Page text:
CLAREMONT - Workers fed them breakfast, lunch and dinner, and when it was time to turn the tables, Pomona College students rose to the occasion.
On their quest to unionize, 65 dining hall workers have sought help from the students with getting their message across as well as "finding outside legal and organizing consultation."
"It's hard for the students not to be connected to this," said Sam Gordon, a junior. "They literally provide for us."
On Tuesday, the workers petitioned the college's Senate in hopes of garnering support for a right to bargain collectively and without interference from the school's administration. Students also hosted a rally during Saturday's trustee meeting to draw attention to the workers' demands.
"They are a great support for us," said Benny Avina, catering chef at the college. "We've been struggling. They push you to that point. The unions are one of the last resources you have."
The Web site for Pomona Workers for Justice, maintained by a students on behalf of dining hall workers, claims that workers were not paid overtime and that promises for nine months of work were not fulfilled.
"I cannot guarantee (abuses of overtime pay) never happened in the past, but as soon as we find out we correct it," said college's President David Oxtoby.
Last year, on average, the college paid for 212 overtime hours per dining hall employee, Oxtoby said. Also, each employee worked 1,510 hours during the school year 2008-09, which adds up to 70 hours more than nine months of full-time work.
Petitions are also being circulated by students, demanding that Oxtoby signs a "card-check neutrality agreement."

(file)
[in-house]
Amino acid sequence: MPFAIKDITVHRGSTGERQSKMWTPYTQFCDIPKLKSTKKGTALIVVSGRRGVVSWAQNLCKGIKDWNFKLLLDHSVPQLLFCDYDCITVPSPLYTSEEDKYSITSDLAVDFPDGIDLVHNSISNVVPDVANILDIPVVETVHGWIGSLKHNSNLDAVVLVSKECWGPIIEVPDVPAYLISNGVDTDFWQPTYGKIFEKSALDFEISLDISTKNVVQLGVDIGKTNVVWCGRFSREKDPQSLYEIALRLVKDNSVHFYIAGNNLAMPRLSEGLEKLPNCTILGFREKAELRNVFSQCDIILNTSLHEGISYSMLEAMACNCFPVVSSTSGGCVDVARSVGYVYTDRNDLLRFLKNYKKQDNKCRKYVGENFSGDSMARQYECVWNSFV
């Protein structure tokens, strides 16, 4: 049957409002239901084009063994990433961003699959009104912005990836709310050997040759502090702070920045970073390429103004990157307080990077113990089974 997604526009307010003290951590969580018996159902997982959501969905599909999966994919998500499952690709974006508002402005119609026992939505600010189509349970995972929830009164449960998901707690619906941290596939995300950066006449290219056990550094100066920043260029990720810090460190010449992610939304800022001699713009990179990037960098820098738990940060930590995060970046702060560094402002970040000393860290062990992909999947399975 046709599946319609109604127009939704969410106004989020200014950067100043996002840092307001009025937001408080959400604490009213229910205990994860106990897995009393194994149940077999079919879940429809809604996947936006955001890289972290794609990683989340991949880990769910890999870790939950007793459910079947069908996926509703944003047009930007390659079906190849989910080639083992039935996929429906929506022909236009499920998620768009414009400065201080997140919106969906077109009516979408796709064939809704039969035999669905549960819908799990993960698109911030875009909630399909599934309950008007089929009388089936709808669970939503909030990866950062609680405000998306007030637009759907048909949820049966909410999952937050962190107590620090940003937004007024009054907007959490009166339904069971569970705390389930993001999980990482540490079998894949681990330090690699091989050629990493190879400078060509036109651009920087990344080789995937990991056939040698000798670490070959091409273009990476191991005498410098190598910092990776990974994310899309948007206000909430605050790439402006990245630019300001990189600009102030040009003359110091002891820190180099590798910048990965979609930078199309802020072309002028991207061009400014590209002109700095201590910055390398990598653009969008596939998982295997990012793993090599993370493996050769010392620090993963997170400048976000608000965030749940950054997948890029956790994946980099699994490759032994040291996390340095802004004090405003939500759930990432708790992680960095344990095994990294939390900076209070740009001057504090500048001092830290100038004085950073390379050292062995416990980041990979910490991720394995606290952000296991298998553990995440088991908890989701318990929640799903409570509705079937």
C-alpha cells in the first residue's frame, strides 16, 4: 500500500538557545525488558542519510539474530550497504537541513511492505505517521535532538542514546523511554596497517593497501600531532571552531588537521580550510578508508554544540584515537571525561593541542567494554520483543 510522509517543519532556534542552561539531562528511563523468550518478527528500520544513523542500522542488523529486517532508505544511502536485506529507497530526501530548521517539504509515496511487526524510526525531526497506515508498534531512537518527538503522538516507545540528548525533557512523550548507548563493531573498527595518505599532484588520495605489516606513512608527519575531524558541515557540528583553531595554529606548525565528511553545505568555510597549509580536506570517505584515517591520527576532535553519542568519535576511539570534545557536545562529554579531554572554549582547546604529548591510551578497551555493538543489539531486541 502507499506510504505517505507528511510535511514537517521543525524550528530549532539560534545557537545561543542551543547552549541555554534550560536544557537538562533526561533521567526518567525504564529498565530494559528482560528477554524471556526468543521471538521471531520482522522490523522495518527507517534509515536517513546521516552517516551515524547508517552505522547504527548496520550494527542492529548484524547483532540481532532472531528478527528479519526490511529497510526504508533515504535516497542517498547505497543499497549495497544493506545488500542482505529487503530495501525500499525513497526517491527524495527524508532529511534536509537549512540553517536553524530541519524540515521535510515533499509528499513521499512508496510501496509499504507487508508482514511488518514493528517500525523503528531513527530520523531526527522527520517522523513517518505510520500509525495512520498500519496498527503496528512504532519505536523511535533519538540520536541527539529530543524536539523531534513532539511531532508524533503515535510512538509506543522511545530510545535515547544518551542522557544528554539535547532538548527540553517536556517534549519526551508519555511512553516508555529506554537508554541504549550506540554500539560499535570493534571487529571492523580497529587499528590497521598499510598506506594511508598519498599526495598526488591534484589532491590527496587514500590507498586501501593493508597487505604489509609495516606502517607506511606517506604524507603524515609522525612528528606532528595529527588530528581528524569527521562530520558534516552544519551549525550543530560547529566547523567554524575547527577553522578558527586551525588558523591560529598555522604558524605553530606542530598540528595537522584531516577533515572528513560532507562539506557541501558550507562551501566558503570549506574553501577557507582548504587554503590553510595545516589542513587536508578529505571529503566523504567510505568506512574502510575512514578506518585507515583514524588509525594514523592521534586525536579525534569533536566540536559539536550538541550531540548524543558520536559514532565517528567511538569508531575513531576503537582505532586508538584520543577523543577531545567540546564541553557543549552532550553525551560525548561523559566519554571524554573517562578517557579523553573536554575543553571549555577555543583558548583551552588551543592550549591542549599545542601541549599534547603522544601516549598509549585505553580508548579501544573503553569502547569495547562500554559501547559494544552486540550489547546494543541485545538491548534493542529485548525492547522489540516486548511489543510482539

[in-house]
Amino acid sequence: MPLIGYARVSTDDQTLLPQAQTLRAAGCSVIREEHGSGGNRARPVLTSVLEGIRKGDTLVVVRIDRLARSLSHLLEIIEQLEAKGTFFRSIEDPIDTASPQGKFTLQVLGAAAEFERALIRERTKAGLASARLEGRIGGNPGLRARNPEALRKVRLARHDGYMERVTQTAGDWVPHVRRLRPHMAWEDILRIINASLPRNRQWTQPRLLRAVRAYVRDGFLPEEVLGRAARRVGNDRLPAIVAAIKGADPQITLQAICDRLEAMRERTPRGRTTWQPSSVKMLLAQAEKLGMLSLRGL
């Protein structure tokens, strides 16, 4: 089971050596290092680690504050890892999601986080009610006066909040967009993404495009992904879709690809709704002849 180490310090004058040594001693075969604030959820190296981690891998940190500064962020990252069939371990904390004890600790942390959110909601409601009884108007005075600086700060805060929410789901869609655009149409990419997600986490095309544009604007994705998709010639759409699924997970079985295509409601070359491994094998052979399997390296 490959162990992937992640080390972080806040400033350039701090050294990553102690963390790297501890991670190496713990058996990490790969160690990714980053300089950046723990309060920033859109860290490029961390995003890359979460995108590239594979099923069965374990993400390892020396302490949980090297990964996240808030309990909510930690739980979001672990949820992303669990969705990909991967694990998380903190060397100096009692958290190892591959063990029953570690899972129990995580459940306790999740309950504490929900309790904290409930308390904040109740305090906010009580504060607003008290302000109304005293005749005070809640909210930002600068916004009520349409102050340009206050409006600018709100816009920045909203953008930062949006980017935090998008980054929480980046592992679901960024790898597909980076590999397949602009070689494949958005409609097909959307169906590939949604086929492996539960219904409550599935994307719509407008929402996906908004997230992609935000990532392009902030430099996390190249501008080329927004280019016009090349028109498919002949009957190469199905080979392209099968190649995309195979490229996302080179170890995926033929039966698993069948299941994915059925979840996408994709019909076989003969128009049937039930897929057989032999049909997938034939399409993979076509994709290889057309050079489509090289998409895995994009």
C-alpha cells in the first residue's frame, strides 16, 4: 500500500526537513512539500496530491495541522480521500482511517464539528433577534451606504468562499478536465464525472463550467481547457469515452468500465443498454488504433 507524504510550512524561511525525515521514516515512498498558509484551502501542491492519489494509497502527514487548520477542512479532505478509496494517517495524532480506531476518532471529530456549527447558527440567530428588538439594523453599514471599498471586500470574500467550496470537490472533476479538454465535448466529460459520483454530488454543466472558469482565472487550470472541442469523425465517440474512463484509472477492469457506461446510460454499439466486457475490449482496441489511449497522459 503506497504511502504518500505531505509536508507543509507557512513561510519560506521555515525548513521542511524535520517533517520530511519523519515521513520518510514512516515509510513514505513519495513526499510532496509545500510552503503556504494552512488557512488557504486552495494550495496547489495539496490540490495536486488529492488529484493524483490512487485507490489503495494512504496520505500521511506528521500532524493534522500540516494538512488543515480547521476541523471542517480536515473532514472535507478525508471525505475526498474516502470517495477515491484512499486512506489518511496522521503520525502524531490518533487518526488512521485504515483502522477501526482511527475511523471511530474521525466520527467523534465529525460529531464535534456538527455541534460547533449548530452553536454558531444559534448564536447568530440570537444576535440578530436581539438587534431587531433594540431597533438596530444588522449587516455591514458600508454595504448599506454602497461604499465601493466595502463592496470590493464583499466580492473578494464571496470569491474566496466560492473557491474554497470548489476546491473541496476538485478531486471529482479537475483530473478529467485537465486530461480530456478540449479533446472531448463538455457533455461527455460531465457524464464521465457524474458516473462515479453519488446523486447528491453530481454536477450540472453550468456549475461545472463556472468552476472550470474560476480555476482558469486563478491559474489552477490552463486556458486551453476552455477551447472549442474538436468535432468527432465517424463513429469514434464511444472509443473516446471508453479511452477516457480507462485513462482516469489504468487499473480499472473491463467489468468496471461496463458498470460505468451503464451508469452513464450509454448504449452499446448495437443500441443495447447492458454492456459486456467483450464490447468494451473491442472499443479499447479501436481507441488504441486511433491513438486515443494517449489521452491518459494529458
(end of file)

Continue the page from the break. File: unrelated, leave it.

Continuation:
"Neutrality agreement is essentially a pledge by employer that they will not engage in any anti-union practices," said John Lloyd, an assistant professor of history at Cal Poly Pomona.
Oxtoby said he is not anti-union, but favors an election conducted by National Labor Relations Board, He wants to be able to have an open discussion with the workers.
"I don't believe we intimidate workers," Oxtoby said. "There will be no harassment, no firings of anyone involved."
Workers have been forming unions either through majority signup or through a National Labor Relations Board - usually secret - election since 1935.
If a group of workers choose the majority signup, also called the "card check," NLRB can then certify their union if a majority of them sign authorization cards designating the union as its bargaining representative.
But under the current law, the employers can veto workers' decision to organize through majority signup and force them into the NLRB election process.
"There is a fear among union activists that employer's call for secret ballot is not really intended to protect workers' rights but as a delay tactic," Lloyd said. "It gives the employer a chance to discourage the employees from joining."
One year ago today, President Barack Obama introduced the Employee Free Choice Act, which would give workers the choice on how to unionize.
EFCA would have stiffen penalties against employers that discriminate against workers for their union activity. It would also allow employers and newly formed unions to use binding arbitration if they are not able to agree on a first contract. Under current law, employers have a duty to bargain in good faith, but are under no obligation to reach agreement.
But last summer, the "card check" provision of the bill was dropped, Lloyd said.
"It's a big compromise," he said. "Colleges tend to be more progressive socially than corporations, more open to accepting unionization. But we must remember that colleges and universities are also employers and that sometimes acts like employees unionizing may resolve in higher labor costs."